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kimberly ann southwick / two poems

Prenatal Yoga In The Heated Pool

for Geoff, February and March 2020


my husband knows a bird for its call,

a tree for its leaves & grain & fruit,

a flower for its fold & shape, the color


of its petals. in February, Acadiana

is a sometimes warm breeze, a squirrel

chasing nothing through the maze of cypress,


a small snail I lift from water that dies overnight

on the cement, the thin branches’ reflection

of a tree I can’t name on the surface that ripples


to turn stick to snake, my bloated belly

waxing & waning below the surface— gravid

then thin again with a hiccup to remind. my husband


knows citrus for how well it fits in the palm of his hand,

its color & texture, the tang of its taste on his tongue:

sweet orange, grapefruit, kumquat, blood orange.


the birds chatter throughout the gray day,

a conversation I can’t parse. a bigger bird passes overhead.

I wish he were here & not at work, my daughter’s father,


to teach us:

sparrow, hawk, dove—

maple, oak, palm.


 

The Banana Trees Will Grow Back But Are They Each Still The Same Tree?


everyone knows the phoenix, upon rebirth, 

is the same phoenix. every mother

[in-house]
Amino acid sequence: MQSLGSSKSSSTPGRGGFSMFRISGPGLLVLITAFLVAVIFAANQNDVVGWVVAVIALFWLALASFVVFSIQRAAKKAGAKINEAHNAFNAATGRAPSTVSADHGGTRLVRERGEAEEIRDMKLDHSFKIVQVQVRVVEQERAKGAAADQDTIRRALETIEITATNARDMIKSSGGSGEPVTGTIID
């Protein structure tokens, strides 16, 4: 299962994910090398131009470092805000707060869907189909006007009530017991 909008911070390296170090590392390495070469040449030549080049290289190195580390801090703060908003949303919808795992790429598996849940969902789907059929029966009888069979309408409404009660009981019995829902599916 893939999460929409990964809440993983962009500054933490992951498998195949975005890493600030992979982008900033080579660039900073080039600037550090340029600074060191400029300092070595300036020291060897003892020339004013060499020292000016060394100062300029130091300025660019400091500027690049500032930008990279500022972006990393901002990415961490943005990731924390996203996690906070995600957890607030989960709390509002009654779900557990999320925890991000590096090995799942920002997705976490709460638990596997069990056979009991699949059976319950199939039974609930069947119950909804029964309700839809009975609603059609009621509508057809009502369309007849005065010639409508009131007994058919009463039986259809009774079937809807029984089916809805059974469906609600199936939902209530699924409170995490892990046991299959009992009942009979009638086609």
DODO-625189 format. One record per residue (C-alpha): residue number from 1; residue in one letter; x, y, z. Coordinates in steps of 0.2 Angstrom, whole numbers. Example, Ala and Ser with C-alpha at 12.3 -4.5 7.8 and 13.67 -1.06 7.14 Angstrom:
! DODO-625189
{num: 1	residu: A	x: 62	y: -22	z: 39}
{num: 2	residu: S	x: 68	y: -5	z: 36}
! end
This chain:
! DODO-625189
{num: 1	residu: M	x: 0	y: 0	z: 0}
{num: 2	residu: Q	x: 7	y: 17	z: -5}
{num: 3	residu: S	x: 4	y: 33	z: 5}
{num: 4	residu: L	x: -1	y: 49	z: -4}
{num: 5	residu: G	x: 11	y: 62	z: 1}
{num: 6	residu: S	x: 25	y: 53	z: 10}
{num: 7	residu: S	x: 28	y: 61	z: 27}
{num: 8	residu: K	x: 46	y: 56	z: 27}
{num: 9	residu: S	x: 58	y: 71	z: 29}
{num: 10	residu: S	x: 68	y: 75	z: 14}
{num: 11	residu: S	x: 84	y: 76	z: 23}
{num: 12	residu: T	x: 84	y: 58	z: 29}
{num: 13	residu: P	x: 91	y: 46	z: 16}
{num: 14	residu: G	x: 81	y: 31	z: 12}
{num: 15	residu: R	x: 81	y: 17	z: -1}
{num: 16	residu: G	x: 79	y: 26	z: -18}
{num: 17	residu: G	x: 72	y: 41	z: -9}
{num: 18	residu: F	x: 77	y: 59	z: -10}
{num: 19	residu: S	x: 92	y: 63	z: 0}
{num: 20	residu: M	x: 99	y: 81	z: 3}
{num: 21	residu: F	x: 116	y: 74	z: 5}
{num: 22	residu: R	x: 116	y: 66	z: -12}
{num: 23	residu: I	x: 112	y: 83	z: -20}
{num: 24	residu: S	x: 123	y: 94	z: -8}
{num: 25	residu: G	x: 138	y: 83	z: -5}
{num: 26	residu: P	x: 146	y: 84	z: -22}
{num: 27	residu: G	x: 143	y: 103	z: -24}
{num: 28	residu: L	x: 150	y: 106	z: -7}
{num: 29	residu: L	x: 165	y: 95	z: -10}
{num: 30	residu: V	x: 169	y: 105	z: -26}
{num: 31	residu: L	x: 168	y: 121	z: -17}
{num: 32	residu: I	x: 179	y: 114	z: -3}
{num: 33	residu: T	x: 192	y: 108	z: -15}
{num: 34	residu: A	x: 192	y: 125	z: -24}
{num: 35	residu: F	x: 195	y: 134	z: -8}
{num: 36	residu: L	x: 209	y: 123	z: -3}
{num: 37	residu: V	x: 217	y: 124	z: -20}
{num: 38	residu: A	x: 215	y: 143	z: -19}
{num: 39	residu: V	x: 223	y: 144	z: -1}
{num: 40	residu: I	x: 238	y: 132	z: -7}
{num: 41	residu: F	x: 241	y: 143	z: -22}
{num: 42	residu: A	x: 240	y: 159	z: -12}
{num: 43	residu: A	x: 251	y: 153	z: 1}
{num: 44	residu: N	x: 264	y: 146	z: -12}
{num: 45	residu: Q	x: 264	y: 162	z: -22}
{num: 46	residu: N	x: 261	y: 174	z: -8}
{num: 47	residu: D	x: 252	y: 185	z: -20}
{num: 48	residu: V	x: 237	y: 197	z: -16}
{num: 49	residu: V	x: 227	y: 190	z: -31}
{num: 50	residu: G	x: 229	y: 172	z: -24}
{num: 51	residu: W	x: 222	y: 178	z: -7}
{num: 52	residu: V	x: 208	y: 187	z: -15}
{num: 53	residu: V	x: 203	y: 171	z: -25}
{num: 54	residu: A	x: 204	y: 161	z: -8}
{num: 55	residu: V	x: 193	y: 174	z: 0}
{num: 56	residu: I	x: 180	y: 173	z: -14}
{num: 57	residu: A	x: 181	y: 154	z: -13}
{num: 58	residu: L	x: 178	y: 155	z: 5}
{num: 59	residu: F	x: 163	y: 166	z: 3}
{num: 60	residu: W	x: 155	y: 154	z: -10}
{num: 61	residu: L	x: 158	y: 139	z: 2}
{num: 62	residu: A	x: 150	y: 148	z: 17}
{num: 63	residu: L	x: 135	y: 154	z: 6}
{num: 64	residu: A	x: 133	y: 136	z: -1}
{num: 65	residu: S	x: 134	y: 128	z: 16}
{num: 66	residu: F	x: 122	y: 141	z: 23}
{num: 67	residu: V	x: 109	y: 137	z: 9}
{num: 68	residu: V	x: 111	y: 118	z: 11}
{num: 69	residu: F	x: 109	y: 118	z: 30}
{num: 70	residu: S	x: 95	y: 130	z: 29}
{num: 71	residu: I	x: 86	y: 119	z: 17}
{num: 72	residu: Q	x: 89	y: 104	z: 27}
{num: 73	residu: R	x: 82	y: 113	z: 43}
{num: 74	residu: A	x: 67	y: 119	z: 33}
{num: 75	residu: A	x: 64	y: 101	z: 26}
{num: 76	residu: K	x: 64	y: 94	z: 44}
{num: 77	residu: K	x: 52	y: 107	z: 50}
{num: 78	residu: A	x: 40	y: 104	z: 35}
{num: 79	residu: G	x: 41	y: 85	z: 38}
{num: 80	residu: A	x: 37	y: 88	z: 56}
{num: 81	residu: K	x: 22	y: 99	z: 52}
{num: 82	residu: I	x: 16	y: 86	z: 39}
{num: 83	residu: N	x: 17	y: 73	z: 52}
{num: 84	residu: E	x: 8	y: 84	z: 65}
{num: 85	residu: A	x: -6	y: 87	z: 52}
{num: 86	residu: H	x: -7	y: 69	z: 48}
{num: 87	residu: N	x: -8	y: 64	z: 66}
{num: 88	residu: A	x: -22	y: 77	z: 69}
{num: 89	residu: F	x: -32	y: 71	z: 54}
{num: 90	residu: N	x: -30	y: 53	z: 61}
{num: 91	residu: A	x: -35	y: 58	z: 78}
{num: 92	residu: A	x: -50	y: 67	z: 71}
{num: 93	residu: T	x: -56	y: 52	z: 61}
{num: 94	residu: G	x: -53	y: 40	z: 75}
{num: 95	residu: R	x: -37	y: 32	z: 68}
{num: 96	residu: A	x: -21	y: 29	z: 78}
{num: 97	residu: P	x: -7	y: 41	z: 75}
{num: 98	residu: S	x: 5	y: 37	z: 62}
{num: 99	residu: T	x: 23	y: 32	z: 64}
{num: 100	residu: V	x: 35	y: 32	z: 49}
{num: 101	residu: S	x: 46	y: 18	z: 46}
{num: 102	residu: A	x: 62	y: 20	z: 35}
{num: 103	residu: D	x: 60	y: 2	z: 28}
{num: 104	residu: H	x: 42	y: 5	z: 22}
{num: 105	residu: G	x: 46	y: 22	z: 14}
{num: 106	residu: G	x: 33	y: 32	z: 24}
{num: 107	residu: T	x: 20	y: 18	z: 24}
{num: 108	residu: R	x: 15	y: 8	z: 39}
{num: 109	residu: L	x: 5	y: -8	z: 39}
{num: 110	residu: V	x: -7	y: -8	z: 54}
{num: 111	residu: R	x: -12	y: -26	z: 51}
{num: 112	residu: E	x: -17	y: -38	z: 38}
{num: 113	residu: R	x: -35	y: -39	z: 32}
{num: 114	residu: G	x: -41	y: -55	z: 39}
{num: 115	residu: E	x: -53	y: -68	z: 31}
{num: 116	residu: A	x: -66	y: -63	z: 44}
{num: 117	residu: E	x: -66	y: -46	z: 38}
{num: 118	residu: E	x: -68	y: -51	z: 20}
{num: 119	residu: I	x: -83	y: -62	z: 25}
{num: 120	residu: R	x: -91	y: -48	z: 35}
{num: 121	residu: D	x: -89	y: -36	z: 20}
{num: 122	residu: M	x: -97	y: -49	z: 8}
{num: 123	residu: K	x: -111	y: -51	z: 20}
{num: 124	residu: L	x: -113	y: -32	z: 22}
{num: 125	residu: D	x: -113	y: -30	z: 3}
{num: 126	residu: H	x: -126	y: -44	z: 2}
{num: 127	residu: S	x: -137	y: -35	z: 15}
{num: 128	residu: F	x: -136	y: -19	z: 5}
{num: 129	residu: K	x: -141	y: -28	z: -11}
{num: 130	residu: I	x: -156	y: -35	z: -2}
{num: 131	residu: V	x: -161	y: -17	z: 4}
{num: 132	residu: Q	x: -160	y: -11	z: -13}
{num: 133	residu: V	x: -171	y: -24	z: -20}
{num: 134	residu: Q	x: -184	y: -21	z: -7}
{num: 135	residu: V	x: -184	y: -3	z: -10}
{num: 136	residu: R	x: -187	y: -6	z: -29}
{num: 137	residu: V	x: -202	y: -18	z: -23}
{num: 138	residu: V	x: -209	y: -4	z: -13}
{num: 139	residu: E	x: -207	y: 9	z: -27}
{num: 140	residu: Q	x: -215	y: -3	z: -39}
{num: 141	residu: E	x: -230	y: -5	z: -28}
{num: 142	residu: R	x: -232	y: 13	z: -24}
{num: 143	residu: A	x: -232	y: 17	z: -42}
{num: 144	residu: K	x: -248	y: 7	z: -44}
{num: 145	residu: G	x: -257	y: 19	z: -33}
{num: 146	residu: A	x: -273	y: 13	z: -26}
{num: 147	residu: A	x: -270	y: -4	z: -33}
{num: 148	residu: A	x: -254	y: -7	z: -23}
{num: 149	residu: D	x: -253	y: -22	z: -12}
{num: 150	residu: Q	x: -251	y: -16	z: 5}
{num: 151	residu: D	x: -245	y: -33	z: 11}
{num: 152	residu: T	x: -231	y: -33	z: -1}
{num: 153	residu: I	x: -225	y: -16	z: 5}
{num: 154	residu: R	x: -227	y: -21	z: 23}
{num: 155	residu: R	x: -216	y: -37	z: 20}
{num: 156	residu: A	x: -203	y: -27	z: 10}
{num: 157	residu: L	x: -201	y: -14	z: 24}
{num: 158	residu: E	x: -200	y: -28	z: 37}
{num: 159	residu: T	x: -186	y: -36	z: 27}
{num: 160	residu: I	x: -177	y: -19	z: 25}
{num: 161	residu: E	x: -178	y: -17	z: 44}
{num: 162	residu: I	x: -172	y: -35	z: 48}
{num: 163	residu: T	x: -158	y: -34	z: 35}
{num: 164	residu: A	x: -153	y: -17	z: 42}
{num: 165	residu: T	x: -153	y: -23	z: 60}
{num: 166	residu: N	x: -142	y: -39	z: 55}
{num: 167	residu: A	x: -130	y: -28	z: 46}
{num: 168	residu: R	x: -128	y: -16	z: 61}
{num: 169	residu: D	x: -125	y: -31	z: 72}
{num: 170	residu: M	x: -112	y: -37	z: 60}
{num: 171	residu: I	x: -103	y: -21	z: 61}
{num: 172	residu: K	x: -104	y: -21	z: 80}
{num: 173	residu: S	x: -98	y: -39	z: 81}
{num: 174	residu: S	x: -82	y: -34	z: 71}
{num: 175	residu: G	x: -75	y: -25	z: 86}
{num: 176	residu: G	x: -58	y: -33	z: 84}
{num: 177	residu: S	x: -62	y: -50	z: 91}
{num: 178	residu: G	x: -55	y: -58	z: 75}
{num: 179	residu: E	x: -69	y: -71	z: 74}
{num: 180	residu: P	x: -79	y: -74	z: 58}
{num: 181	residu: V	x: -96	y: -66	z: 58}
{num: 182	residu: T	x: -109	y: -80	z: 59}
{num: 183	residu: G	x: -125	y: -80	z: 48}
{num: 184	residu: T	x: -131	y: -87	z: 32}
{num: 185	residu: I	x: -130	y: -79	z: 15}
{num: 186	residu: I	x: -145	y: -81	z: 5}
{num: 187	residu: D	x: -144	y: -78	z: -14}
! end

wants a better life for her children, but what if

we are recreating the silver of our lives


at the expense of gold—what if we plateau?

the kombucha starter feeds on sugar & time,


doubling itself. ram-girl, metal rat, are you

me done over, are you poet or painter—


carpenter, beekeeper, librarian? are you

summer’s golden eye, warmth of sky,


a spoonful of rice, quiet in the swing because

this is an elegy to who I was, not to who you


will never become. I want to tell you a cliché

& want it to be true. I want to tell you 


you can be anything you want to be, but

we can’t even leave the house right now,


aren’t safe pulling apples 

from baskets at the grocery store.


every year, the banana trees

regenerate, spit pink flowers


towards heaven, shedding

dead brown leaves winter killed.


every year, each child of

the future grows an extra finger,


an additional toe & we will not

be able to keep up with naming


each new appendage, so

we’ll start naming them


for the runaway stars, the ones hurtling

so fast through the galaxy


they don’t keep their place

in the interstellar medium:


Aurigae, Arietis, Columbae.

this little piggy flew far far away &


all the way home again. do we really

want something better for them? or


do we want the piggy to stay home

because nothing better is out there,


we are so selfish to say—do we

want the piggy to come back


because there is nothing better, nothing safer

than here, but not only for the right now?


hello chair, hello cup, hello radio,

hello. this is an elegy for growing up,


for the banana trees,

for the phoenix—how can it really


be the same after living as ash,

after so many times bursting


into glorious flame.


 

Kimberly Ann Southwick is an Assistant Professor of Creative Writing and English at Jacksonville State University. Her debut full-length poetry collection, ORCHID ALPHA, is out via Trembling Pillow Press as of April 2023. Kimberly is the founder and Editor in Chief of the literary-arts journal GIGANTIC SEQUINS. Find her on twitter @kimannjosouth or visit kimberlyannsouthwick.com for more.

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